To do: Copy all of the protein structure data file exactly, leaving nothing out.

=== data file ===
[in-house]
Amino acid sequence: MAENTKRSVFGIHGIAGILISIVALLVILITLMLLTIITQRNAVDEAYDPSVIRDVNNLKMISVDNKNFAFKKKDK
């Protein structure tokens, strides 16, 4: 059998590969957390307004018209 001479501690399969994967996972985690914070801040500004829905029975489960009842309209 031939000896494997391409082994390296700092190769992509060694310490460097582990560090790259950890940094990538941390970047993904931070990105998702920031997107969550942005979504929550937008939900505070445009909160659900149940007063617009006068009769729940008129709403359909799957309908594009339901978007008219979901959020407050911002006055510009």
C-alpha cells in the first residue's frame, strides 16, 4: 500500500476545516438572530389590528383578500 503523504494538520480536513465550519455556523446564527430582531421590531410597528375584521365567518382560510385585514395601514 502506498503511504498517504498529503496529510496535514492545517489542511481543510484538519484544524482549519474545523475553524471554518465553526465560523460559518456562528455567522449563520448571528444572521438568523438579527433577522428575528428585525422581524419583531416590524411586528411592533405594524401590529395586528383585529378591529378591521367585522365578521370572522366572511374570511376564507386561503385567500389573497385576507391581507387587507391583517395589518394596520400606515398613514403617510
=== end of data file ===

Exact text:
[in-house]
Amino acid sequence: MAENTKRSVFGIHGIAGILISIVALLVILITLMLLTIITQRNAVDEAYDPSVIRDVNNLKMISVDNKNFAFKKKDK
């Protein structure tokens, strides 16, 4: 059998590969957390307004018209 001479501690399969994967996972985690914070801040500004829905029975489960009842309209 031939000896494997391409082994390296700092190769992509060694310490460097582990560090790259950890940094990538941390970047993904931070990105998702920031997107969550942005979504929550937008939900505070445009909160659900149940007063617009006068009769729940008129709403359909799957309908594009339901978007008219979901959020407050911002006055510009």
C-alpha cells in the first residue's frame, strides 16, 4: 500500500476545516438572530389590528383578500 503523504494538520480536513465550519455556523446564527430582531421590531410597528375584521365567518382560510385585514395601514 502506498503511504498517504498529503496529510496535514492545517489542511481543510484538519484544524482549519474545523475553524471554518465553526465560523460559518456562528455567522449563520448571528444572521438568523438579527433577522428575528428585525422581524419583531416590524411586528411592533405594524401590529395586528383585529378591529378591521367585522365578521370572522366572511374570511376564507386561503385567500389573497385576507391581507387587507391583517395589518394596520400606515398613514403617510